Bouncy Irish Dolmen: Can We Get This in Stonehenge?

Is this not brilliant? A man named Jim Ricks created this variation on the bouncy castle, the Poulnabrone Bouncy Dolmen (more pictures and information at that link), referred to as a monumental inflatable sculpture, to be a public artwork.

Regular readers, a concept we doggedly refuse to stop pretending is real, know that we occasionally do posts on replicas of megalithic sites other than Stonehenge. This one is a surprisingly accurate rendering of the Poulnabrone Dolmen in Burren, County Clare, Ireland, as seen in the above photo by Keith Drummond.

Our warm thanks to friend of the blog Feòrag NicBhrìde for passing the link along to us! It may go without saying but we now have a second Clonehenge wish. Right after our hope for a Stonehenge replica in space we will now be keeping our fingers crossed and looking out for a bouncy Stonehenge!

We have faith in the Stonehenge replica imperative (Rule 34 s): Whatever it is, there is (or will be) a Stonehenge made of it. No exceptions. That bouncy Stonehenge may be out there already, at a child’s party in Singapore or a medieval fair in the Czech Republic. It’s just a matter of time until it appears online.

And we’ll be here to let you know. Until then, friends, happy henging!

NEWSFLASH!! As of April 19, 2012, mankind’s dream of a bouncy Stonehenge has been realised. With tears of deep emotion we offer you this, our post on the ultimate achievement of our species, Jeremy Deller’s bouncy inflatable Stonehenge. Oh, sweet world that answers our deepest and most hoped-for desires!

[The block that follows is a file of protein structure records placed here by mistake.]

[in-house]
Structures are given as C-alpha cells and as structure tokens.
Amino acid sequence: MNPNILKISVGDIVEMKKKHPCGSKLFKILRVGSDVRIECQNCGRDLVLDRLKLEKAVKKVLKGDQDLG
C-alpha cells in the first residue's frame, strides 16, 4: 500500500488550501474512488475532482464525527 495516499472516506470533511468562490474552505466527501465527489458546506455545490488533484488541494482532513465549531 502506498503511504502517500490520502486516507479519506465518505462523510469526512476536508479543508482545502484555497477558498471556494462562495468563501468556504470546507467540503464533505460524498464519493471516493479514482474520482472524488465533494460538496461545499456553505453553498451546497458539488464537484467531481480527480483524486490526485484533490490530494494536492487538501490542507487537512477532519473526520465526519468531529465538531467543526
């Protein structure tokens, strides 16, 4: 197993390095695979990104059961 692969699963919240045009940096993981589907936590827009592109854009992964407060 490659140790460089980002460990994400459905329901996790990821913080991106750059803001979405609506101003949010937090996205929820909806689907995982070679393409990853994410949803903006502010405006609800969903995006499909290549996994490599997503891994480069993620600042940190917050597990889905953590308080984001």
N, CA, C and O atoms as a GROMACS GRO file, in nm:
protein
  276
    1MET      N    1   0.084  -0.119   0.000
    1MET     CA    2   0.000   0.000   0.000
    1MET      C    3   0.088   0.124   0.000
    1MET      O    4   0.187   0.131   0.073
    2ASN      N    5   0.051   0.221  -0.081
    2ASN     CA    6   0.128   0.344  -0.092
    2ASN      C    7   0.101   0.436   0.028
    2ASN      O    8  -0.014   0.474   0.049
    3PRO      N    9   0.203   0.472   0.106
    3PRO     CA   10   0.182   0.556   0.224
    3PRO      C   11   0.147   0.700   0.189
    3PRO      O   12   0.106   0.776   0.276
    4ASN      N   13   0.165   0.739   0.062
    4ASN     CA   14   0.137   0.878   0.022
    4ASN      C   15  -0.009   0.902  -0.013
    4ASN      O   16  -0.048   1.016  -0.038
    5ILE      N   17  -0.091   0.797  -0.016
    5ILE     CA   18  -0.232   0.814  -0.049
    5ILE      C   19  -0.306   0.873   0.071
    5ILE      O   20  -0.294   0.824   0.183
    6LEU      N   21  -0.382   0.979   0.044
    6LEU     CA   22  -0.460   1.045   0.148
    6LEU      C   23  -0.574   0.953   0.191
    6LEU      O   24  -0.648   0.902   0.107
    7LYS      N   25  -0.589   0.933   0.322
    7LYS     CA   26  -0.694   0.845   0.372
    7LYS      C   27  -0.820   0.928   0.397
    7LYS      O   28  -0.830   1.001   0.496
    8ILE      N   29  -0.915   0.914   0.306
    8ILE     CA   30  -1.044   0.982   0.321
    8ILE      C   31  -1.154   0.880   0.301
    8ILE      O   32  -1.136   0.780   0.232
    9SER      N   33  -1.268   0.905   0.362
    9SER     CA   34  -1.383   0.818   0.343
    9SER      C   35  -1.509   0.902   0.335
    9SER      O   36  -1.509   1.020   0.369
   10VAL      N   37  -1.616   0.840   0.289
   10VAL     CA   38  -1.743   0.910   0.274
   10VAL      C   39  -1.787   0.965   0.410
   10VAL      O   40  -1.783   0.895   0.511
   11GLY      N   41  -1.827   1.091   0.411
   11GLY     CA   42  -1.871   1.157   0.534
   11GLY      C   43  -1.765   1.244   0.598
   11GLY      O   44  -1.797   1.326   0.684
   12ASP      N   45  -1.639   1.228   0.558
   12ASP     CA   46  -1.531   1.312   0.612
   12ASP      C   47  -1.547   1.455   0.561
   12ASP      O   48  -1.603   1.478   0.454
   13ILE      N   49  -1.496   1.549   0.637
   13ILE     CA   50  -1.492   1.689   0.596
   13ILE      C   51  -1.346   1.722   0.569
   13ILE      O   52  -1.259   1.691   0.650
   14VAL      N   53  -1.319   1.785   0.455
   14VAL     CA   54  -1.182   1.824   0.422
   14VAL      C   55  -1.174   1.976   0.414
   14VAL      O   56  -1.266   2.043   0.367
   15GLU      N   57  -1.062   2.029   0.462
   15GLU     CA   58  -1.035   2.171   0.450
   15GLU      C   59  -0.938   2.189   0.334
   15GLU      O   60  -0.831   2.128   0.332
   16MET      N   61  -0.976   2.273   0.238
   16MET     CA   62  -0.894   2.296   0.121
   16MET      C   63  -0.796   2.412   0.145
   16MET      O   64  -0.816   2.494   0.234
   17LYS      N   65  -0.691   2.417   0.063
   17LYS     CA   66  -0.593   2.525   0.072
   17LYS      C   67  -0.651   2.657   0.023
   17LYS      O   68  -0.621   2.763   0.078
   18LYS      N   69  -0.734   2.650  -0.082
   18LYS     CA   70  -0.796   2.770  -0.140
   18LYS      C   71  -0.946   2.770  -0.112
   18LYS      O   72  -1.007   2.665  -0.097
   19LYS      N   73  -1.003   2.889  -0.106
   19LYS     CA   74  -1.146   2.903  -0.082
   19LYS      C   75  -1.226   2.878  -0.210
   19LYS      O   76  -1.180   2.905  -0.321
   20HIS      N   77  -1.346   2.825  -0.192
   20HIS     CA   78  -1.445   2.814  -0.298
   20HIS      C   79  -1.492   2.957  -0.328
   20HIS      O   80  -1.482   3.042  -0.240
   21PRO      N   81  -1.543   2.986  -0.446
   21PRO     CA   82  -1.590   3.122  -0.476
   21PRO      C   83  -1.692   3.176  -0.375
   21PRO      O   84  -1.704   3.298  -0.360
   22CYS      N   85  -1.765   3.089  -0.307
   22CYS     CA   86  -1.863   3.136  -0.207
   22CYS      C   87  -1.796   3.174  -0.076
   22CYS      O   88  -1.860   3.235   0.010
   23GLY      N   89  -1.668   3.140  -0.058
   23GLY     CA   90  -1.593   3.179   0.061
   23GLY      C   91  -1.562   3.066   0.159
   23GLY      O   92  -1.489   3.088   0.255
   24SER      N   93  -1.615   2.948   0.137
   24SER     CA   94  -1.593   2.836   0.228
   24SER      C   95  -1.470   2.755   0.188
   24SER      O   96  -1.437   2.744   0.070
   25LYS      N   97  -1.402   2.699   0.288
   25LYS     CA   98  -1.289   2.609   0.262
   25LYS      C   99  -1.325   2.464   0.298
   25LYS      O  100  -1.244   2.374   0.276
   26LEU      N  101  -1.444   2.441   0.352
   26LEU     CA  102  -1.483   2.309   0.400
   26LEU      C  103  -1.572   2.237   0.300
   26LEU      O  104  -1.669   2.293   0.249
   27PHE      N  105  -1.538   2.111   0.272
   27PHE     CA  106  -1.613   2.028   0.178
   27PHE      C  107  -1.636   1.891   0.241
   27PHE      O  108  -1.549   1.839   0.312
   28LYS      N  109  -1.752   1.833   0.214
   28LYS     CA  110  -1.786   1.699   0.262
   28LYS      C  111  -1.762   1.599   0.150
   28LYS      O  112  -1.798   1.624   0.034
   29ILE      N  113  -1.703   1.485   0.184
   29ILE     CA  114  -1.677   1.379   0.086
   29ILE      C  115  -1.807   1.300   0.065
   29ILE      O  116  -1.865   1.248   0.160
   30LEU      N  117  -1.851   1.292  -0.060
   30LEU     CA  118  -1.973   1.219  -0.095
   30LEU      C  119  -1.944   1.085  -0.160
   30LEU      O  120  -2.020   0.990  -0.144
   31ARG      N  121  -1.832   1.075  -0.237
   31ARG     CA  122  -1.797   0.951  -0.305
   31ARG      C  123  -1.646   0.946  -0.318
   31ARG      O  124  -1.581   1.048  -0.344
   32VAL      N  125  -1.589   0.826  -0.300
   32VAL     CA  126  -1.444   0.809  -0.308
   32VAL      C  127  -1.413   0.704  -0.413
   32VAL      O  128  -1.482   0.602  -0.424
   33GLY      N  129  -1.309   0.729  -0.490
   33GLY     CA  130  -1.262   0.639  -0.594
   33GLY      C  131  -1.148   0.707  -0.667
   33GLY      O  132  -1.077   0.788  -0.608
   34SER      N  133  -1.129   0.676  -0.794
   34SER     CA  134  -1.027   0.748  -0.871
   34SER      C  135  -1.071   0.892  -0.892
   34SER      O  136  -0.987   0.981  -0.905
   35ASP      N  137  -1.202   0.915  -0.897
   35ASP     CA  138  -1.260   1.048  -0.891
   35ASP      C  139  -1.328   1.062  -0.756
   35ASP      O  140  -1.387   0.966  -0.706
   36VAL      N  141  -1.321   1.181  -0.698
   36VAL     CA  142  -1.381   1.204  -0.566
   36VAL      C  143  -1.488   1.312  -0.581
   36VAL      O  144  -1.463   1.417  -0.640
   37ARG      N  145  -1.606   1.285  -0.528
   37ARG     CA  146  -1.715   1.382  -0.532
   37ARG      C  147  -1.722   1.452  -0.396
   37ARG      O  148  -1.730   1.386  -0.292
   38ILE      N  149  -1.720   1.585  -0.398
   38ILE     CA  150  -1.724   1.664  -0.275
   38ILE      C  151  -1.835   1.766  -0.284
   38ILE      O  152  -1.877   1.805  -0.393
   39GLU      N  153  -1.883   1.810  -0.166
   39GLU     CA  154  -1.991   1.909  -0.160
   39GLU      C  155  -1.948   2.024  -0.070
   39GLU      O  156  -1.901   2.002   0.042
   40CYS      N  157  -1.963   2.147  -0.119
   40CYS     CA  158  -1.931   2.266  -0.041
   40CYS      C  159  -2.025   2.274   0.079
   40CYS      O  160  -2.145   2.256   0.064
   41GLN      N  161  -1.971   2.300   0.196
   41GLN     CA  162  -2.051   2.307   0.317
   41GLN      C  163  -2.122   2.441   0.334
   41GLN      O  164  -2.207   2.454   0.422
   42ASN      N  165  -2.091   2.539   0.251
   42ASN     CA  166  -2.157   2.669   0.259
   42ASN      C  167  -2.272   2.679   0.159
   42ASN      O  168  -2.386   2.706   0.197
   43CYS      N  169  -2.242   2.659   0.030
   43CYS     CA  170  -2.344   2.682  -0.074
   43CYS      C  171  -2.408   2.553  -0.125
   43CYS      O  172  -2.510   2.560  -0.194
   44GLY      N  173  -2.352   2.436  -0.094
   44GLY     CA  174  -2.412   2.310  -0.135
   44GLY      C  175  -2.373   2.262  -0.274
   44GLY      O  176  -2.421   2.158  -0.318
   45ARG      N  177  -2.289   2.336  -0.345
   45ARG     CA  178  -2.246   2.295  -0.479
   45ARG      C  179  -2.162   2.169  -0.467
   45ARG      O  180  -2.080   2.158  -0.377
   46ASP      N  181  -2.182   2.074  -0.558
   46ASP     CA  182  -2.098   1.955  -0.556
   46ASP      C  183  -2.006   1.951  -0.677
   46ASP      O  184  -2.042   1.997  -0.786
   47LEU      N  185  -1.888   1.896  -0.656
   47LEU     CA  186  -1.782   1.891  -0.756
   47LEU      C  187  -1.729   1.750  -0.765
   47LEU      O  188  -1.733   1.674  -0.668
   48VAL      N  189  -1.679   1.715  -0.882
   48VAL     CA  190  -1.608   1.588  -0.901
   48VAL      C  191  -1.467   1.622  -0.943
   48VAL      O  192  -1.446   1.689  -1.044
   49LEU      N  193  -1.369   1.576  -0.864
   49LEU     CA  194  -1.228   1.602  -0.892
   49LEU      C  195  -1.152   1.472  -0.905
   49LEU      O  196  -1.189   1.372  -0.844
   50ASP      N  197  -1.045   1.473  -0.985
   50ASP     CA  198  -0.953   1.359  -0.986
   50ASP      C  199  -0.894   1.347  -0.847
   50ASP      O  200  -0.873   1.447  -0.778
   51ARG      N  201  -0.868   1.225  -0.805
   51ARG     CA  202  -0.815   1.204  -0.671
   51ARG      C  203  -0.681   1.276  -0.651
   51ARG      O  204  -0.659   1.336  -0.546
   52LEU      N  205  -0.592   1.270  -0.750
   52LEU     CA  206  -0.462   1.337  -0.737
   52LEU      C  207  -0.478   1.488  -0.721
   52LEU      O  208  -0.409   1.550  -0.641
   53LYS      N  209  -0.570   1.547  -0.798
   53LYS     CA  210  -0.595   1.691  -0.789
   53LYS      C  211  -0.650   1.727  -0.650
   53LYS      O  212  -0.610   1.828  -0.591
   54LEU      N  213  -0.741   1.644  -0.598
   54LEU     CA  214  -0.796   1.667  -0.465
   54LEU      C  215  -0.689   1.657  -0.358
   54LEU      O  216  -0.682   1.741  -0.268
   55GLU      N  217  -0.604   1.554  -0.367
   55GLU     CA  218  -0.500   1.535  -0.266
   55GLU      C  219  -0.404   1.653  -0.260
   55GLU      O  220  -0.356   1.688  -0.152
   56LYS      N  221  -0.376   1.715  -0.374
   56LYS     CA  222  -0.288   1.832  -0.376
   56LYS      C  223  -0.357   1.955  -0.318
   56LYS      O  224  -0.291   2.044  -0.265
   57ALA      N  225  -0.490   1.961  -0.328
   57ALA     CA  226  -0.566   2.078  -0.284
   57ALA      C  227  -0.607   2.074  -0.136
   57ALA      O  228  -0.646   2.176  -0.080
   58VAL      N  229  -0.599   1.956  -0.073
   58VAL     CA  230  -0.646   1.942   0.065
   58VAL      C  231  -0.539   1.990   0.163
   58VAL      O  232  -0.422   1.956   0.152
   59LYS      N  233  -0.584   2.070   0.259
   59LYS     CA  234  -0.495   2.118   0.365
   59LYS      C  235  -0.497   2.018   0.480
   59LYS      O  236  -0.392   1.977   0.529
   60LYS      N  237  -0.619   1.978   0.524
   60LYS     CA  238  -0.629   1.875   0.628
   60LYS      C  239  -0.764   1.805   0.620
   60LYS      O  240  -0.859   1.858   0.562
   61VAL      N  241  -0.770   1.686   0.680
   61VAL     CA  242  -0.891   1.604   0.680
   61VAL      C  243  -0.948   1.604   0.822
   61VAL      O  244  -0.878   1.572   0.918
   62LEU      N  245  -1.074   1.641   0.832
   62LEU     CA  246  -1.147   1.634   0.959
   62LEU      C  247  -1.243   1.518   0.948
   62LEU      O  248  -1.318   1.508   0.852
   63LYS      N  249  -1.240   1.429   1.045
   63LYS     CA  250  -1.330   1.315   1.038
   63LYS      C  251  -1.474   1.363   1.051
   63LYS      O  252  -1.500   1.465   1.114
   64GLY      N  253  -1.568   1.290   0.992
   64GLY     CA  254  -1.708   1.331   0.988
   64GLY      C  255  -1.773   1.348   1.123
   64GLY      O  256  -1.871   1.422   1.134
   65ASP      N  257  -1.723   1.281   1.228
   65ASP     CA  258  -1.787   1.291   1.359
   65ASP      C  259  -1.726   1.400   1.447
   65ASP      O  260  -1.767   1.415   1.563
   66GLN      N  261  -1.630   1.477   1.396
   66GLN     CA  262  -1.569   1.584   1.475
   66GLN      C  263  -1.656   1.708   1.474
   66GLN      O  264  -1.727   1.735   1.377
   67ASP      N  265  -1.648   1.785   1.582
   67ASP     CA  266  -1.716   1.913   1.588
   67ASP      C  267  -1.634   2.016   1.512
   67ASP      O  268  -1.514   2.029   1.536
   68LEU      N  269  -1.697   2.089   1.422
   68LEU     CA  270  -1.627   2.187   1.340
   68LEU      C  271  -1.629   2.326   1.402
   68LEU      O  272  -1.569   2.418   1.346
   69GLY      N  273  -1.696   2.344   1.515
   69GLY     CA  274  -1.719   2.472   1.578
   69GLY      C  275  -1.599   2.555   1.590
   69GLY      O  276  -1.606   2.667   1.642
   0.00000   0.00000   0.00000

Wells Bombardier, Stonehenge in Advertising


photo by Feòrag NicBhrìde, with permission

We don’t usually post pictures of pictures of Stonehenge. That way lies madness–gratuitous uses pop up everywhere. But this amusing use of Stonehenge to advertise Wells Bombardier was sent us by the alert reader who is the prattler at The Pagan Prattle. We like receiving pictures from readers!

Of course you have to be British to understand everything in the picture on this bottle, but Clonehenge readers of all nationalities will recognise the linteled stone circle at the bottom of the ad.  We were going to make a joke about whether Stonehenge received a fee for its endorsement of a beer until we saw the notice saying “Official beer of English Heritage.” Apparently someone or something did receive a fee.

No score for this, of course, but we do like the red squirrels. And speaking of endorsements, here are a couple of Cthulhu-related items we enjoyed on Feòrag NicBhrìde’s website linked in the caption above: Cthulhu Nigiri and Cthulhu-na-Gig. But we will resist the temptation to start a blog on Cthulhu-related art!